All the Funny Men Have Gone Home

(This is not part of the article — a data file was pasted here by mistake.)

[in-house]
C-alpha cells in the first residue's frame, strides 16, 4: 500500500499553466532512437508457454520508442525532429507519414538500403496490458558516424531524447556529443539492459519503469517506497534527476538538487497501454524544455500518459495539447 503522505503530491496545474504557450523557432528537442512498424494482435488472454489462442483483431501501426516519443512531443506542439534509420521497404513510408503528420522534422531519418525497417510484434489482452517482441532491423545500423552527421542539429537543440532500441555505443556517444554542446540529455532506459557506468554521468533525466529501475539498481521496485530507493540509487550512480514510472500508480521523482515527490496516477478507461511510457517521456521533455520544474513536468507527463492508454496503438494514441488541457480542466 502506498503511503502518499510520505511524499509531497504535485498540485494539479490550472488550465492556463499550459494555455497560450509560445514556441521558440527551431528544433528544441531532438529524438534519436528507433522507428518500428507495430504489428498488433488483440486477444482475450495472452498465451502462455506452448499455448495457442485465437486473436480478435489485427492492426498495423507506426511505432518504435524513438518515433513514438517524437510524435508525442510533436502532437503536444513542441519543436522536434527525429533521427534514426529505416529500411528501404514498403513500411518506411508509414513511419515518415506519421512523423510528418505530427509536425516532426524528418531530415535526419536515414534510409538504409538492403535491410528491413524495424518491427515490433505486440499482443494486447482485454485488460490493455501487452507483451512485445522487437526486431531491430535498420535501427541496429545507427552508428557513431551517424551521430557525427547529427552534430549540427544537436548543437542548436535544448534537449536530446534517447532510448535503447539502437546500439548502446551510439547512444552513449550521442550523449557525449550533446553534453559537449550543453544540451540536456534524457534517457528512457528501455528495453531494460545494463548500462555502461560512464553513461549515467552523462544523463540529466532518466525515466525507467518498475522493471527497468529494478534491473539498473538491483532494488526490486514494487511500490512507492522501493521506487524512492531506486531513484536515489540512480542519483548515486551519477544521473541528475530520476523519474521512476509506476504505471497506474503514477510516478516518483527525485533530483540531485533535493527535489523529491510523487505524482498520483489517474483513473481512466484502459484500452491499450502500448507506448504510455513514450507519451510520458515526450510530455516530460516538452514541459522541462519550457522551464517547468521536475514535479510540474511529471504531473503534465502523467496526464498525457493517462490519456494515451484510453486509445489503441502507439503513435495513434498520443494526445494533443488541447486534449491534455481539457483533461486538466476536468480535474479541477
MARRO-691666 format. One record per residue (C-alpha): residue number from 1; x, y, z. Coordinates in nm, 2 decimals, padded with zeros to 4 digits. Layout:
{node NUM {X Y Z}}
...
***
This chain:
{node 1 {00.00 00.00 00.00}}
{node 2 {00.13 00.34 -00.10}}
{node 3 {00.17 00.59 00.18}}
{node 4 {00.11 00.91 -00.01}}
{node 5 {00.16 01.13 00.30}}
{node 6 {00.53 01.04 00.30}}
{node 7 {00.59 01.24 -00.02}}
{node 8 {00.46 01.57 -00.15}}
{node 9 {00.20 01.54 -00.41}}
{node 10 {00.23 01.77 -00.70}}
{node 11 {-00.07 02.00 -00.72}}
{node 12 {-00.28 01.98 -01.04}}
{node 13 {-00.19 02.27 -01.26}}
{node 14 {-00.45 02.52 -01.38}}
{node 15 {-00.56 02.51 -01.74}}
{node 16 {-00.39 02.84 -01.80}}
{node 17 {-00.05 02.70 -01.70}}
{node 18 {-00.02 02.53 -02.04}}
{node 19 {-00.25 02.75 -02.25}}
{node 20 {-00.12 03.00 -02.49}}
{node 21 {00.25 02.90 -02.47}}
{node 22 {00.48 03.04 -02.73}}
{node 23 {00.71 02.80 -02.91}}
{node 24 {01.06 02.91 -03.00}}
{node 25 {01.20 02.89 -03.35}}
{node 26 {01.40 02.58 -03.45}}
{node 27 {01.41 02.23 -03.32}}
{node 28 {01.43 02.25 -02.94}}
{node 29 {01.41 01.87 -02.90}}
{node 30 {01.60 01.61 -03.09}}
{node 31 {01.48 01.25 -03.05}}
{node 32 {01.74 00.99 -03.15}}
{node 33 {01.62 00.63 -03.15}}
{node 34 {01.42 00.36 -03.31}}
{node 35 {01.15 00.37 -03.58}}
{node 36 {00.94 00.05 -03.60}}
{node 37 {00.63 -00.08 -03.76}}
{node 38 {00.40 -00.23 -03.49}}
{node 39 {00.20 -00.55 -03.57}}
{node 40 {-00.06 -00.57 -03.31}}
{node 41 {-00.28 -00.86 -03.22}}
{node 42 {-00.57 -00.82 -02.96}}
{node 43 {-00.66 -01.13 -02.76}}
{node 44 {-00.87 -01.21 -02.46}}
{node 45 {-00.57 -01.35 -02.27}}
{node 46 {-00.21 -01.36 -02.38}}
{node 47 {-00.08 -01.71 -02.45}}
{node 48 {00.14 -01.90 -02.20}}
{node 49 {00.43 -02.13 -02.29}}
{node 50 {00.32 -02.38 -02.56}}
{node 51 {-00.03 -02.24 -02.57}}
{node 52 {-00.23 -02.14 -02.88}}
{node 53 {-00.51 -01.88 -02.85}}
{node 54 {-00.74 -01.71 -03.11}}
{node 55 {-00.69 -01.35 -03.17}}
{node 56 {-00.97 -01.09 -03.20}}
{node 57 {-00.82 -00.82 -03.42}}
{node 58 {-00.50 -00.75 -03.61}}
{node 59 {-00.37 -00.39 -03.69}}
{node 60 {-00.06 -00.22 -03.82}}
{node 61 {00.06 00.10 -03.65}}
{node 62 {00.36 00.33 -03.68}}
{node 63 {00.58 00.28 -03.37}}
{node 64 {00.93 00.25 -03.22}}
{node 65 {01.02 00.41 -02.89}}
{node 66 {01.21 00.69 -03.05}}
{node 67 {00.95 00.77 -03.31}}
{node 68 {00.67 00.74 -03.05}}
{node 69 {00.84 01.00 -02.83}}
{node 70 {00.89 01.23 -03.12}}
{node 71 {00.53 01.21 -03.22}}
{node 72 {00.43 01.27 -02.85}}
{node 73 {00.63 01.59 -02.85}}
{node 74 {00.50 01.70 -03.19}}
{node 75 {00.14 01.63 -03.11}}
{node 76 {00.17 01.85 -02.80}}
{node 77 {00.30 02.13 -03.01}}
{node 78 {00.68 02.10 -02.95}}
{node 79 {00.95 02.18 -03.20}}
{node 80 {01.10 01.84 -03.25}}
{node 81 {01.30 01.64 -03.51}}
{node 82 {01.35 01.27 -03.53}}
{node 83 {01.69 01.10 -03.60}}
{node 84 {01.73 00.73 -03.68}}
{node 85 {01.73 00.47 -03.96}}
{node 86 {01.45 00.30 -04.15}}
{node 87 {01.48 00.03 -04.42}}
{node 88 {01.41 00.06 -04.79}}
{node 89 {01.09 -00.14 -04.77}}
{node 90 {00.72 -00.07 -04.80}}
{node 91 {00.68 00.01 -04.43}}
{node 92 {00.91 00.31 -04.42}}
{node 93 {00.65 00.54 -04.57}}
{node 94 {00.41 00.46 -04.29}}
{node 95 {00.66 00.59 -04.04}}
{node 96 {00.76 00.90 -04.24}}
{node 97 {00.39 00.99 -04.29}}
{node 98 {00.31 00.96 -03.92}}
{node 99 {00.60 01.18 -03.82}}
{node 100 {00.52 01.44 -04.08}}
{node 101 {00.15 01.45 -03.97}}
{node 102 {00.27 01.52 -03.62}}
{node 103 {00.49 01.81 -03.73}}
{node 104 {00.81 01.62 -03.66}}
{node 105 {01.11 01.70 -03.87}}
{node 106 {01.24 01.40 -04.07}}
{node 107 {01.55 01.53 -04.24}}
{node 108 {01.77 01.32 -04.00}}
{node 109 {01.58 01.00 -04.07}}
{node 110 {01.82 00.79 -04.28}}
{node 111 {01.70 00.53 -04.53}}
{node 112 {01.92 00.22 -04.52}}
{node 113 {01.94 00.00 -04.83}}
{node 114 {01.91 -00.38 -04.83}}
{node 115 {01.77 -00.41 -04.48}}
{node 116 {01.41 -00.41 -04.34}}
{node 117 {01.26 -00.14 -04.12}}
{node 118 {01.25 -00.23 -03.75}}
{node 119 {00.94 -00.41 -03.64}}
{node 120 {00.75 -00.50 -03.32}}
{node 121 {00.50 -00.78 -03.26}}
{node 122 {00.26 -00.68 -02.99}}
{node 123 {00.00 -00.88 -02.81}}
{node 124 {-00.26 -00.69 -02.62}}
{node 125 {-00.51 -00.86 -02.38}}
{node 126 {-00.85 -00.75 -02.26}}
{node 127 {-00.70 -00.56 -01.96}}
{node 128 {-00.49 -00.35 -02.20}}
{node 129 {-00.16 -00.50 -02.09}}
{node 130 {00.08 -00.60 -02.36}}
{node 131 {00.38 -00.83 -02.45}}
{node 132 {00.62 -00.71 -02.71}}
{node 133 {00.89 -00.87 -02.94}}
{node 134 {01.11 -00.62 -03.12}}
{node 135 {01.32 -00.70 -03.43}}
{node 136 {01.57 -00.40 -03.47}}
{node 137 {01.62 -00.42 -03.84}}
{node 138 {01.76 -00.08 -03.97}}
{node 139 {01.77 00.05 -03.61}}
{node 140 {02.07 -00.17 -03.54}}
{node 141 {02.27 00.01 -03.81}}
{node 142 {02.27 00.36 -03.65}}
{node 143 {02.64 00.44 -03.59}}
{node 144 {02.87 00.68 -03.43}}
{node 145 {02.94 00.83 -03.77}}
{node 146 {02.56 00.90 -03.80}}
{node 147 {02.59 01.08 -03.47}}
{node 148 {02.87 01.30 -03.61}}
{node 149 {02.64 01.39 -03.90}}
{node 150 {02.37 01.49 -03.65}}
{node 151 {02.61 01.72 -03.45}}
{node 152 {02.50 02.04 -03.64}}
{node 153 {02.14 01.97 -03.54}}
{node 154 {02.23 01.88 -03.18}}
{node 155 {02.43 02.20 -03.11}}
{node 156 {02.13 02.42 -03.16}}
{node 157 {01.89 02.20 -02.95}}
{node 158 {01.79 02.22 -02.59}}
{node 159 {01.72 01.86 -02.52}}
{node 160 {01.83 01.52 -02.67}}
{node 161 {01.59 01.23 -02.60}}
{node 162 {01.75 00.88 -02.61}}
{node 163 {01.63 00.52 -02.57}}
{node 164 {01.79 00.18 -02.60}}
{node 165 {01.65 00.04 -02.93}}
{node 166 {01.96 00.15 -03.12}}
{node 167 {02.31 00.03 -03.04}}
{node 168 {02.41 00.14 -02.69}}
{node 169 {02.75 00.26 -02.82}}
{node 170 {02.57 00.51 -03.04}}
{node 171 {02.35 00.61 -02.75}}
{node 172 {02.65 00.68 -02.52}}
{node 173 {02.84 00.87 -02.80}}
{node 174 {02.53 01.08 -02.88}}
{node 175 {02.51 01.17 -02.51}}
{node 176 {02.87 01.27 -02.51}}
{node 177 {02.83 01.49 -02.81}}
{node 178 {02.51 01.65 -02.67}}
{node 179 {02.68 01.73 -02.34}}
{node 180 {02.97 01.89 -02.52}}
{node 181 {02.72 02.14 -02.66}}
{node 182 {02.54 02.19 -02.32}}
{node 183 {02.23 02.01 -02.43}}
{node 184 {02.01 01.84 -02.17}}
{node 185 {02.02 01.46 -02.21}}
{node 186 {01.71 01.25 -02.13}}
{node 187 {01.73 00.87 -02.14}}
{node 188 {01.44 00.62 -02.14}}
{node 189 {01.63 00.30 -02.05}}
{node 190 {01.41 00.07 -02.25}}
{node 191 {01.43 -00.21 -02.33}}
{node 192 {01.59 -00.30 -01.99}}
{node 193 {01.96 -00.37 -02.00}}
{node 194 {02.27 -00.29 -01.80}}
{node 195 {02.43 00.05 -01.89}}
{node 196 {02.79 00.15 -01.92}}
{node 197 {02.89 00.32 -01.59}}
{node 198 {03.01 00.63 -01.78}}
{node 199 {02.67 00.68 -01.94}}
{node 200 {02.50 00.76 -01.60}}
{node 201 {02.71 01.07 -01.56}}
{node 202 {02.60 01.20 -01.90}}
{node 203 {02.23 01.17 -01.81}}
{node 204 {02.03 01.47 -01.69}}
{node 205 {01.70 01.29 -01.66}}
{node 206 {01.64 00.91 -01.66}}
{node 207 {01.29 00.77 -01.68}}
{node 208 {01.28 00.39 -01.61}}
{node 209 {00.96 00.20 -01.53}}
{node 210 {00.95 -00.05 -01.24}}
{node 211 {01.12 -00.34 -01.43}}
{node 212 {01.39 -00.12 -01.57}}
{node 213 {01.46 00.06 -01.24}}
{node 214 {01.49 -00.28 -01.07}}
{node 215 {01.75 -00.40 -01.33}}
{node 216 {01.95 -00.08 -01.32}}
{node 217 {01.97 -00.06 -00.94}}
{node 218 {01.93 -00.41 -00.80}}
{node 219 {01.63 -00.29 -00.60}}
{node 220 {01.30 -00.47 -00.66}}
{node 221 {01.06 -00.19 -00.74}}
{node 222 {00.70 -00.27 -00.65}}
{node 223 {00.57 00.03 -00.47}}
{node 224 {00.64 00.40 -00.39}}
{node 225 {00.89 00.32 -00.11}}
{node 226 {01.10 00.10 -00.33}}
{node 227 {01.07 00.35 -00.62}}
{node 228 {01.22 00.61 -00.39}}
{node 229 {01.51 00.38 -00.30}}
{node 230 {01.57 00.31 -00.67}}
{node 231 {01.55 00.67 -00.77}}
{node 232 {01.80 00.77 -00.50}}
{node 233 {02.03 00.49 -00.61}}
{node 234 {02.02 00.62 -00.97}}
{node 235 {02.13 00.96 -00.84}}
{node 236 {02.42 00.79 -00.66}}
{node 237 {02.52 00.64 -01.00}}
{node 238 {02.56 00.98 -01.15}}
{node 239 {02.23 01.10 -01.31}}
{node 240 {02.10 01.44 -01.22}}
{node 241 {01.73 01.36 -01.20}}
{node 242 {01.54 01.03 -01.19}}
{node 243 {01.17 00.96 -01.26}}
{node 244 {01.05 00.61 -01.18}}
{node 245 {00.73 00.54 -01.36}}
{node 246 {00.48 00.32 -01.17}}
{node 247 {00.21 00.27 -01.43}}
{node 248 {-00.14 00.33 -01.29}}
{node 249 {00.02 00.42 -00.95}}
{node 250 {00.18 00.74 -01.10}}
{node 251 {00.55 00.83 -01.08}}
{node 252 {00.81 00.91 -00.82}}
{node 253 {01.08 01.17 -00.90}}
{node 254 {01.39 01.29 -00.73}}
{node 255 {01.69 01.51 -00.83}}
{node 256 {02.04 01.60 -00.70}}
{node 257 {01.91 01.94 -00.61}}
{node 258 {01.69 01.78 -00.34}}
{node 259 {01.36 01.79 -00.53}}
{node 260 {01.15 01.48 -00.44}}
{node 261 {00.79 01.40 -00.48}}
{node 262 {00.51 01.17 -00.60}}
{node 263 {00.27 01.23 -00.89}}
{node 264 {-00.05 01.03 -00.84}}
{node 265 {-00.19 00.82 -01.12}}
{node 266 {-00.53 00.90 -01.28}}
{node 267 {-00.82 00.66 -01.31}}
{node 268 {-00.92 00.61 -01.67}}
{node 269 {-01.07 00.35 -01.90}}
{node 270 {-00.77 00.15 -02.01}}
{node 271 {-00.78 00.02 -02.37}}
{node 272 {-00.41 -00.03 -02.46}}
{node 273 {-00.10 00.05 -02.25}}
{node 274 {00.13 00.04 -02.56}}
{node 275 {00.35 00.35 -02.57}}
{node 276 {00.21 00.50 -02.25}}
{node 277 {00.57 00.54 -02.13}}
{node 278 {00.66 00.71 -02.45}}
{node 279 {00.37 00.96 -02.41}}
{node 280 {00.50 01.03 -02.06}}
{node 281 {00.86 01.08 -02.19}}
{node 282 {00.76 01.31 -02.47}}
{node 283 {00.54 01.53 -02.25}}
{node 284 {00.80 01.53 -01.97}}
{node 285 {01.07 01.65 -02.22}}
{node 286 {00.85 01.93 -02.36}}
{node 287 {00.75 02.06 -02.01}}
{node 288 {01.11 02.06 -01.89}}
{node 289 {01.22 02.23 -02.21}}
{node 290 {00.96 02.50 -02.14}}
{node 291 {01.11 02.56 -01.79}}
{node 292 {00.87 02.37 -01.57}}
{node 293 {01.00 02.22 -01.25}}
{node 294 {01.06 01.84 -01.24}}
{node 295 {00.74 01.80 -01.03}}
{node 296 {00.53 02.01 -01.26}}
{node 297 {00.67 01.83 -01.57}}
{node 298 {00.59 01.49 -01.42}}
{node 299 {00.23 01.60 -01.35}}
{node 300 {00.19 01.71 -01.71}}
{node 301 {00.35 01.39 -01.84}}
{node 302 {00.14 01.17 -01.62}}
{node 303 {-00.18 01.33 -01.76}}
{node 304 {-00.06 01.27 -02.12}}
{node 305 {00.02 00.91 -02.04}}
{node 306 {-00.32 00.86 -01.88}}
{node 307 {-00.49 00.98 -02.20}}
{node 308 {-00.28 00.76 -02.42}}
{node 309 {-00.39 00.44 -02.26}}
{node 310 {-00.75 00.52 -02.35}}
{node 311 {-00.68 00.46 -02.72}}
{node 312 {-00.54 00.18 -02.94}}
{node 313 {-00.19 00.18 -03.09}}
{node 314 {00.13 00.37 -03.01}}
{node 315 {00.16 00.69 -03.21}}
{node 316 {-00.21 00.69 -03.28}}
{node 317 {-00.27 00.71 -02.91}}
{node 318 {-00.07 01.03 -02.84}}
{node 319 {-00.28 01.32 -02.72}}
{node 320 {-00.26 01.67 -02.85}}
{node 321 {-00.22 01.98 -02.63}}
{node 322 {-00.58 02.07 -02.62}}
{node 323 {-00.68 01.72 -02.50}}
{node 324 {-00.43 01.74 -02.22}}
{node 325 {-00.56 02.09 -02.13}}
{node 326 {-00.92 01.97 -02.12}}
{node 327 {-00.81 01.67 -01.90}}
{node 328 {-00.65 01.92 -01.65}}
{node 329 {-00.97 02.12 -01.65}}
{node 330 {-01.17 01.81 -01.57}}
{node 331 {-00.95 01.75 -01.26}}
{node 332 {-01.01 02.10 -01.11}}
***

The ongoing series "All the Funny Men Have Gone Home” concentrates on the interaction between the performer and the audience, looking at stand-up comedy and other forms of performance as social practice and commentary. In an installation of the same name, an image of an empty stage is projected on a white screen, to suggest the delivery of a joke, but its stillness brings the opposite. In a school of comedy in Manhattan, a group of performers is learning how to "be funny" from an established comedian. The banging of a pair of doors signals a stage relief. A spotlight is shone on the floor of the gallery space, and a mirror captures the audience within the reflection of a wallpaper image at the site of discomfort and unease. In Bergson's words, "the first point to which attention should be called is that the comic does not exist outside the pale of what is strictly human." The psychological space analyzed here suggests the vulnerability and humanness of the performance, using photography, video, sound, and installation. The project aims to discuss the complexities of the stage performance where the space of friction between the audience and performance becomes the event. References: Simon Critchley, On Humour, Trevor Griffiths, Comedians, Henri Bergson, Laughter, An Essay on the Meaning of the Comic, and Sigmund Freud, Jokes and Their Relation to the Unconscious